I’ve already had a very friendly conversation with Secretary Granholm, and we are exploring the best ways to coordinate EU-US energy actions. We have agreed to relaunch the EU-US Energy Council. Similarly, we are getting ready for the run up to multilateral discussions at the G7, G20 and COP26.  

We are also seeking new opportunities for cooperation with our European neighbours East and South, including by promoting energy market integration and interconnectivity with them.

In fact, our Green Deal agenda has of course a more direct impact on our neighbourhood.

In Ukraine, the continuation of energy sector reforms towards fully functioning and competitive electricity and gas markets is a matter of national security.

Last winter was the first in fourteen years without major uncertainties on Russian gas deliveries to the EU via Ukraine. This is the direct positive outcome of Ukraine’s gas sector reform and a new gas transit agreement reached at the end of 2019 between Ukraine and Russia, where the Commission acted as a mediator. A milestone that should not be underestimated.

The EU remains committed to an important transit role for Ukraine in the long-term. And it is ready to play a facilitation role in possible new trilateral negotiations.

Even so, we cannot speak of resilience of the Ukrainian system without continued reform: stable governance of the Ministry of Energy and effective competition are all key.

The clean energy transition is also becoming a flagship in our relations with the Western Balkans. By mobilising up to 9 billion EUR for investment in the region with the Investment Agenda for the Western Balkans, we are supporting a green and digital transition. Here, energy efficiency, renewables and regional market integration are firmly on the agenda.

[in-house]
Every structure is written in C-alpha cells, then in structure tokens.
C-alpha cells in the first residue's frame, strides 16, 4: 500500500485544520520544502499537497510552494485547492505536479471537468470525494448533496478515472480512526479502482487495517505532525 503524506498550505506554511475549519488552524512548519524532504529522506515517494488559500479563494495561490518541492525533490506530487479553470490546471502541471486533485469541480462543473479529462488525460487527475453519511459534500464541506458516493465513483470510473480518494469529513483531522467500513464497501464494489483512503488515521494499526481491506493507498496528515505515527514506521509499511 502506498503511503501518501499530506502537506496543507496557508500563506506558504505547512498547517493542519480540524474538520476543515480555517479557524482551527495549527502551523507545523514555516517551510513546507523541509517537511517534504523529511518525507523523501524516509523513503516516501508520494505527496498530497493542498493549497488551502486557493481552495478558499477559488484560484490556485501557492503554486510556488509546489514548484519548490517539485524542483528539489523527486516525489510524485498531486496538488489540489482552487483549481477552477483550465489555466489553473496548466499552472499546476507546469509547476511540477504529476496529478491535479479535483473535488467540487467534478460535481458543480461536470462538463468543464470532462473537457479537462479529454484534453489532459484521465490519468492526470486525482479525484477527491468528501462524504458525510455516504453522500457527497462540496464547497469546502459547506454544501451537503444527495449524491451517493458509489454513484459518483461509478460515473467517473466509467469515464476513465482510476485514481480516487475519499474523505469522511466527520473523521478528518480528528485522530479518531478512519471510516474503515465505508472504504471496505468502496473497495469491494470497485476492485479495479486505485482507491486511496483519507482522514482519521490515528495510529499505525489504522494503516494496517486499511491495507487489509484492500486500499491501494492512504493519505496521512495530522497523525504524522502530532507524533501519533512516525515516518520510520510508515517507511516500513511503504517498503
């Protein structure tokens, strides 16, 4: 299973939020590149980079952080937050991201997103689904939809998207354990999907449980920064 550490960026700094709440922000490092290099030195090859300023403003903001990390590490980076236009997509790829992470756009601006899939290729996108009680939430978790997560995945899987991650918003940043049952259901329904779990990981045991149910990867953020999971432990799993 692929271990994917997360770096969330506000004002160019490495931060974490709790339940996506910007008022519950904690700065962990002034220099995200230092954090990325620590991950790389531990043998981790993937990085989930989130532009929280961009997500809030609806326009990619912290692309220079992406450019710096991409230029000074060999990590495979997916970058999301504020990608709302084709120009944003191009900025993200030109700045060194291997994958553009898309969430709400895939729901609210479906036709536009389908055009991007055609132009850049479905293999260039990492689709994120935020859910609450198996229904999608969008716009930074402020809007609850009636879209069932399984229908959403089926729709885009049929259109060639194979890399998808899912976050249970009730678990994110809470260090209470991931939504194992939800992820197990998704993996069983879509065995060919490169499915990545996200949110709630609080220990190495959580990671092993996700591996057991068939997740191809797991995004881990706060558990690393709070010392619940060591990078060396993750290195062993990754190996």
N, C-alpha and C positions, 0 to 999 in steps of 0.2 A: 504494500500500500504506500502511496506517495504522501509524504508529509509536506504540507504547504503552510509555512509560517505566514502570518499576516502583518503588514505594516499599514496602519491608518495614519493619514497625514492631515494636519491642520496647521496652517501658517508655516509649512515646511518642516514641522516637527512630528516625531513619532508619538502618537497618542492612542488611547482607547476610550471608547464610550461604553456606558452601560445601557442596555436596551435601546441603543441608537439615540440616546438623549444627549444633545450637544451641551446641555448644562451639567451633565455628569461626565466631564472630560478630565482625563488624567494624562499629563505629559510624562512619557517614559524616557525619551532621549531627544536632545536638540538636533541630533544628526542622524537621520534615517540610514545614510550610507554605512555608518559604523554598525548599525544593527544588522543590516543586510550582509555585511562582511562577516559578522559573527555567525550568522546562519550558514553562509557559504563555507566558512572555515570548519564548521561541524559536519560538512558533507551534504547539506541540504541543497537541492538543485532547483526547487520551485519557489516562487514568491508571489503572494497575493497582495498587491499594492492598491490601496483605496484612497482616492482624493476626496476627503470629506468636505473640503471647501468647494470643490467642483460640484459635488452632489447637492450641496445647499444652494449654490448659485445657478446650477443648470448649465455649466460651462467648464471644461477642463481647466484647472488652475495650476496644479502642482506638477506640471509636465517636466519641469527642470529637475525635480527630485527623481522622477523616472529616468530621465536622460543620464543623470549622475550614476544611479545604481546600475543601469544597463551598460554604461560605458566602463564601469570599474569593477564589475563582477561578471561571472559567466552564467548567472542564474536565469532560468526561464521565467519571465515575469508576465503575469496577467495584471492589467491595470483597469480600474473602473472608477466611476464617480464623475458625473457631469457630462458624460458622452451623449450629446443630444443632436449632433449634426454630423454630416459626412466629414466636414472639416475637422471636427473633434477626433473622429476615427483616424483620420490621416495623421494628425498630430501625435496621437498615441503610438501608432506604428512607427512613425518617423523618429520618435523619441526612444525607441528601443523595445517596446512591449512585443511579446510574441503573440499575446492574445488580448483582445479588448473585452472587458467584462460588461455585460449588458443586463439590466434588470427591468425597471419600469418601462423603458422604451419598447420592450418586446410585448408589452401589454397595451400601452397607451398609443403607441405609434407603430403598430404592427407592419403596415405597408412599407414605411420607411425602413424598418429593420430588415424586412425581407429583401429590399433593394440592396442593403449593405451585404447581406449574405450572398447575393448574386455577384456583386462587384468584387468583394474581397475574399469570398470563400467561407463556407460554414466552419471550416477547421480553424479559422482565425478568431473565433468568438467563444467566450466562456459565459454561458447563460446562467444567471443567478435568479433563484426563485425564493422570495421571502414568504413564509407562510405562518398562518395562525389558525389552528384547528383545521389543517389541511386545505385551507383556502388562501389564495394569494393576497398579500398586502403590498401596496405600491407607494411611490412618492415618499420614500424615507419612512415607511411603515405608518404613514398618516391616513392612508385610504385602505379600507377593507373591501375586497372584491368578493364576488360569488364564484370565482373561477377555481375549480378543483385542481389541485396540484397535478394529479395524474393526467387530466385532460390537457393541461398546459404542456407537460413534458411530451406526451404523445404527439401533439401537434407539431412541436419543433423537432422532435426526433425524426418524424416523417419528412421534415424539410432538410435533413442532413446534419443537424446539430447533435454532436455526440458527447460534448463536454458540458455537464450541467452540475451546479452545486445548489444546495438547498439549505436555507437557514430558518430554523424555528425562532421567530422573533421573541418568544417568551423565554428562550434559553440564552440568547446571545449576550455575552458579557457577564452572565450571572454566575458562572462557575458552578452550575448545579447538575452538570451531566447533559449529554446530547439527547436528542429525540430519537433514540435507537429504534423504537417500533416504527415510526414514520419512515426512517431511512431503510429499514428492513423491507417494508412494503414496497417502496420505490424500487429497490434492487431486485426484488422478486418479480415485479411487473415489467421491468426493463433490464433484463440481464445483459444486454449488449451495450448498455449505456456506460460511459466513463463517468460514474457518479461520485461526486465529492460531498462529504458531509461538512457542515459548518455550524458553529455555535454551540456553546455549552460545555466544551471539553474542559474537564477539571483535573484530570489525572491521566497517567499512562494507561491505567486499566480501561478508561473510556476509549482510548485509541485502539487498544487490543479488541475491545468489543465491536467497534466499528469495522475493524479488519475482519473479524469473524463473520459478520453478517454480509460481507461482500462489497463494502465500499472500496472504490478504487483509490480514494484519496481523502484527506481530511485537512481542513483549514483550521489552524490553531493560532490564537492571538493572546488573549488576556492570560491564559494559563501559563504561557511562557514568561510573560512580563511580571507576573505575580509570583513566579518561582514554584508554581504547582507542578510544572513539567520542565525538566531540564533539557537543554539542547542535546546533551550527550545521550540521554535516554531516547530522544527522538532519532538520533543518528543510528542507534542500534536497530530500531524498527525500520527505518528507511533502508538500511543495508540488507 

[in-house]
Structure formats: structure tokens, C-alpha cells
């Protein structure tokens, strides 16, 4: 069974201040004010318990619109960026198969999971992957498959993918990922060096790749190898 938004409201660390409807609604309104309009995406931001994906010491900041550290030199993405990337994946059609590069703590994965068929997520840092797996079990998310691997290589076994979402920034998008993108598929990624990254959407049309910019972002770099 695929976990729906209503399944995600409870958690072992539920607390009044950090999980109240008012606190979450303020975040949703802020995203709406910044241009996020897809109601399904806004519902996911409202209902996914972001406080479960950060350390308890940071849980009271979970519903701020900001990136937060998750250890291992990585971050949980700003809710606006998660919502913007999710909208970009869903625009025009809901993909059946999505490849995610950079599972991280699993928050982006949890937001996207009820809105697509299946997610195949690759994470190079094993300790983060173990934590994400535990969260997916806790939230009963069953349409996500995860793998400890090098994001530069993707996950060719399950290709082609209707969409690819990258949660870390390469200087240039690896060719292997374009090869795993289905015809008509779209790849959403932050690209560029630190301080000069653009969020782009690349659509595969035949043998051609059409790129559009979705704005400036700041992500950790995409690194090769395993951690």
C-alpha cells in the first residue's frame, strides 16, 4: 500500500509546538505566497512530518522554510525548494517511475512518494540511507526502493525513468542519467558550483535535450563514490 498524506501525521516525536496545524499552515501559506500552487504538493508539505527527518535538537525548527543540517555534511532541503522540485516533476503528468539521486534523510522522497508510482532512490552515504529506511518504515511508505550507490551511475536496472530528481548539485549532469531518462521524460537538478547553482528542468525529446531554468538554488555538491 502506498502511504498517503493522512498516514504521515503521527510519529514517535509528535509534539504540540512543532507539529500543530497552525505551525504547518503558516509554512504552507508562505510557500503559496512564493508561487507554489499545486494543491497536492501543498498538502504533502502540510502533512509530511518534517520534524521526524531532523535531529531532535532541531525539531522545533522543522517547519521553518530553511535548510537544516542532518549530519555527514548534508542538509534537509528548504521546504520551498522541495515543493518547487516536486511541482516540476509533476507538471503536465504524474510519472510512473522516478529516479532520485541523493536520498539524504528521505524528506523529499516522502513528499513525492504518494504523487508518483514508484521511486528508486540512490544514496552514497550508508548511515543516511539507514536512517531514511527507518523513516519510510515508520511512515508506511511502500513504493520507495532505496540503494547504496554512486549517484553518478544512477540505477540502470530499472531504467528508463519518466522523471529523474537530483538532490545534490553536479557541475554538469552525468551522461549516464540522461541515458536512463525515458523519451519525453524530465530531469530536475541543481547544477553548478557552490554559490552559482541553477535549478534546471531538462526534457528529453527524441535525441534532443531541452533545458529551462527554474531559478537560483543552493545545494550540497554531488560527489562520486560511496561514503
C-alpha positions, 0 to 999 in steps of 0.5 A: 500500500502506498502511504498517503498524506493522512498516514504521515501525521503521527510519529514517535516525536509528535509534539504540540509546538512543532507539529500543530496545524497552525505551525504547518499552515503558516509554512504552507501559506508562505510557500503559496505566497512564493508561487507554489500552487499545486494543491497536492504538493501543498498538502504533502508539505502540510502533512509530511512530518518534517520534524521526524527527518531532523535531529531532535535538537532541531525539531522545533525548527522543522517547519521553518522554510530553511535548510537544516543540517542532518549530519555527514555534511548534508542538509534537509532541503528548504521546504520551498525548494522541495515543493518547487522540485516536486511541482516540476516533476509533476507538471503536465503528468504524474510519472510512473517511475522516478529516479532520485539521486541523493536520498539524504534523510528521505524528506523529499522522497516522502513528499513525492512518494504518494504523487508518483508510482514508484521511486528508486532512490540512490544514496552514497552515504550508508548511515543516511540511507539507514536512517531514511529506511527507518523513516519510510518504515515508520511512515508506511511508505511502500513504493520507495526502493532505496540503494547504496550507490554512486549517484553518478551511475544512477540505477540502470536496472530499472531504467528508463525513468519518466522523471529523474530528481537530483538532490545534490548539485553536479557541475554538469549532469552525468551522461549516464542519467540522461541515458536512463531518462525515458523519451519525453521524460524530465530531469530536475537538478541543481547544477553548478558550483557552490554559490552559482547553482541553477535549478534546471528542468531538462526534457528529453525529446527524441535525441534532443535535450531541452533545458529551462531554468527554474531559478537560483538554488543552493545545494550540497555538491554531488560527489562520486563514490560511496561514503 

The energy transition can also be a unique opportunity to reset our relations with the Mediterranean region and contribute to stabilisation and growth by setting a new decarbonisation ambition. In this region, Europe’s renewable drive can come as a challenge, as some countries will see oil and gas export revenues diminish. Therefore, we must turn the green transition into an opportunity.

That means helping the region to increase electrification for its own economic development, diversify its supply and increase its export opportunities towards Europe, for instance of renewable electricity or green hydrogen.



If we look further south to our partners in Africa, we are working jointly on a Green Energy Initiative. We are concentrating on three main areas:

  • Increasing the share of renewables
  • Supporting energy access
  • ...and energy efficiency



As we look at the external energy policy, let me say that in our view energy security and a global just transition must go hand in hand. We need to be aware of the social implications that come with our push to climate neutrality.

That’s why we are committed to ensuring a just transition for the most vulnerable citizens and regions in Europe but also internationally.

We talk about ensuring a just transition as a moral duty. And it is.

But it is also a security issue.


So, as we implement the Green Deal we are discovering how it affects all sectors of economy and society, and also the military.

Defence comes into play because we need to reduce the carbon footprint of our military forces while making sure we preserve their full operational capacity. But also because we need to be able to reconcile civilian and non-civilian activities for the use of our space, in particular at sea, when it comes to offshore renewables energy exploitation.

For instance, proper maritime spatial planning will be essential for large-scale deployment of offshore renewable energy.


Secretary General, dear Ambassadors,

I’ve outlined how the EU sees the future of the energy sector, and its challenges for energy security and defence.

As the door to the age of coal and gas closes, and the door to the age of renewables opens, we cannot step blindly through the threshold.

We need to be fully prepared for what might be on the other side. And the best way to do that is reduce our dependencies, positively impact the neighbouring countries around us, and promote a level playing field for access to technologies and raw materials. In this way, an energy system based on renewables will contribute to a greener, more prosperous but also more secure European and global order.

Thank you.